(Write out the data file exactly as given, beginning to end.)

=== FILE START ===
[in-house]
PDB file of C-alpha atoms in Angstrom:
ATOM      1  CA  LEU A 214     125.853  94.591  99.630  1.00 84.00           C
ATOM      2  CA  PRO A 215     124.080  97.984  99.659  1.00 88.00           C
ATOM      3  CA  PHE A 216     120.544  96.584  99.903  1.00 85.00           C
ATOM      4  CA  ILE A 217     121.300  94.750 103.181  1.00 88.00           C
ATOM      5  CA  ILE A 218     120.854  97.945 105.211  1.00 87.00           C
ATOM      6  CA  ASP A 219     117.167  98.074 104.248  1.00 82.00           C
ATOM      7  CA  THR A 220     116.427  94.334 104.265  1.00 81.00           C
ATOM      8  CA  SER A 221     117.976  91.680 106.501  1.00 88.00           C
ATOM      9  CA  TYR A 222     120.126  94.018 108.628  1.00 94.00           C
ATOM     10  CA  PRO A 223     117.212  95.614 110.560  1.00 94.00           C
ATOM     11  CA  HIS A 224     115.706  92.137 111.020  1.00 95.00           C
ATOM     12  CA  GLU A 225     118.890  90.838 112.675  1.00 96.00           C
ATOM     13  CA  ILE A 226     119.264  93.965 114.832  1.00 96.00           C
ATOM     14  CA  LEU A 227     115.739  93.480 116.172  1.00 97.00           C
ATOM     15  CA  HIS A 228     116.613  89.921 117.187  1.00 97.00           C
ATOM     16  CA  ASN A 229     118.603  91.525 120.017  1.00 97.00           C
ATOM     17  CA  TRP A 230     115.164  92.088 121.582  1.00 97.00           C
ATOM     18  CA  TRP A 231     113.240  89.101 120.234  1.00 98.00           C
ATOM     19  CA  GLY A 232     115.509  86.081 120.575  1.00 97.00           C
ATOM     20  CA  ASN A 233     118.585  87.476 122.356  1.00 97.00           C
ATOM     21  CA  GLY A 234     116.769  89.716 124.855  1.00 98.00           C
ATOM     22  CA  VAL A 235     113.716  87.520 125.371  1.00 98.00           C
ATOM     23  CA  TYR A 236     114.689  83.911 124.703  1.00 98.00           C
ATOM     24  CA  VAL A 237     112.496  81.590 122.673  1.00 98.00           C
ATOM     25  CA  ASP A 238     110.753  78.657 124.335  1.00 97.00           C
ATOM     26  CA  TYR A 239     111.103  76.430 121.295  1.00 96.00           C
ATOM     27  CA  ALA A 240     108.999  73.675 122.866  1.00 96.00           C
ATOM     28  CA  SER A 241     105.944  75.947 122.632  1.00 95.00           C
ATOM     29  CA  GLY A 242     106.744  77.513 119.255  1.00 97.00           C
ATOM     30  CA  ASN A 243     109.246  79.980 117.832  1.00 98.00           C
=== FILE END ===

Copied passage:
[in-house]
PDB file of C-alpha atoms in Angstrom:
ATOM      1  CA  LEU A 214     125.853  94.591  99.630  1.00 84.00           C
ATOM      2  CA  PRO A 215     124.080  97.984  99.659  1.00 88.00           C
ATOM      3  CA  PHE A 216     120.544  96.584  99.903  1.00 85.00           C
ATOM      4  CA  ILE A 217     121.300  94.750 103.181  1.00 88.00           C
ATOM      5  CA  ILE A 218     120.854  97.945 105.211  1.00 87.00           C
ATOM      6  CA  ASP A 219     117.167  98.074 104.248  1.00 82.00           C
ATOM      7  CA  THR A 220     116.427  94.334 104.265  1.00 81.00           C
ATOM      8  CA  SER A 221     117.976  91.680 106.501  1.00 88.00           C
ATOM      9  CA  TYR A 222     120.126  94.018 108.628  1.00 94.00           C
ATOM     10  CA  PRO A 223     117.212  95.614 110.560  1.00 94.00           C
ATOM     11  CA  HIS A 224     115.706  92.137 111.020  1.00 95.00           C
ATOM     12  CA  GLU A 225     118.890  90.838 112.675  1.00 96.00           C
ATOM     13  CA  ILE A 226     119.264  93.965 114.832  1.00 96.00           C
ATOM     14  CA  LEU A 227     115.739  93.480 116.172  1.00 97.00           C
ATOM     15  CA  HIS A 228     116.613  89.921 117.187  1.00 97.00           C
ATOM     16  CA  ASN A 229     118.603  91.525 120.017  1.00 97.00           C
ATOM     17  CA  TRP A 230     115.164  92.088 121.582  1.00 97.00           C
ATOM     18  CA  TRP A 231     113.240  89.101 120.234  1.00 98.00           C
ATOM     19  CA  GLY A 232     115.509  86.081 120.575  1.00 97.00           C
ATOM     20  CA  ASN A 233     118.585  87.476 122.356  1.00 97.00           C
ATOM     21  CA  GLY A 234     116.769  89.716 124.855  1.00 98.00           C
ATOM     22  CA  VAL A 235     113.716  87.520 125.371  1.00 98.00           C
ATOM     23  CA  TYR A 236     114.689  83.911 124.703  1.00 98.00           C
ATOM     24  CA  VAL A 237     112.496  81.590 122.673  1.00 98.00           C
ATOM     25  CA  ASP A 238     110.753  78.657 124.335  1.00 97.00           C
ATOM     26  CA  TYR A 239     111.103  76.430 121.295  1.00 96.00           C
ATOM     27  CA  ALA A 240     108.999  73.675 122.866  1.00 96.00           C
ATOM     28  CA  SER A 241     105.944  75.947 122.632  1.00 95.00           C
ATOM     29  CA  GLY A 242     106.744  77.513 119.255  1.00 97.00           C
ATOM     30  CA  ASN A 243     109.246  79.980 117.832  1.00 98.00           C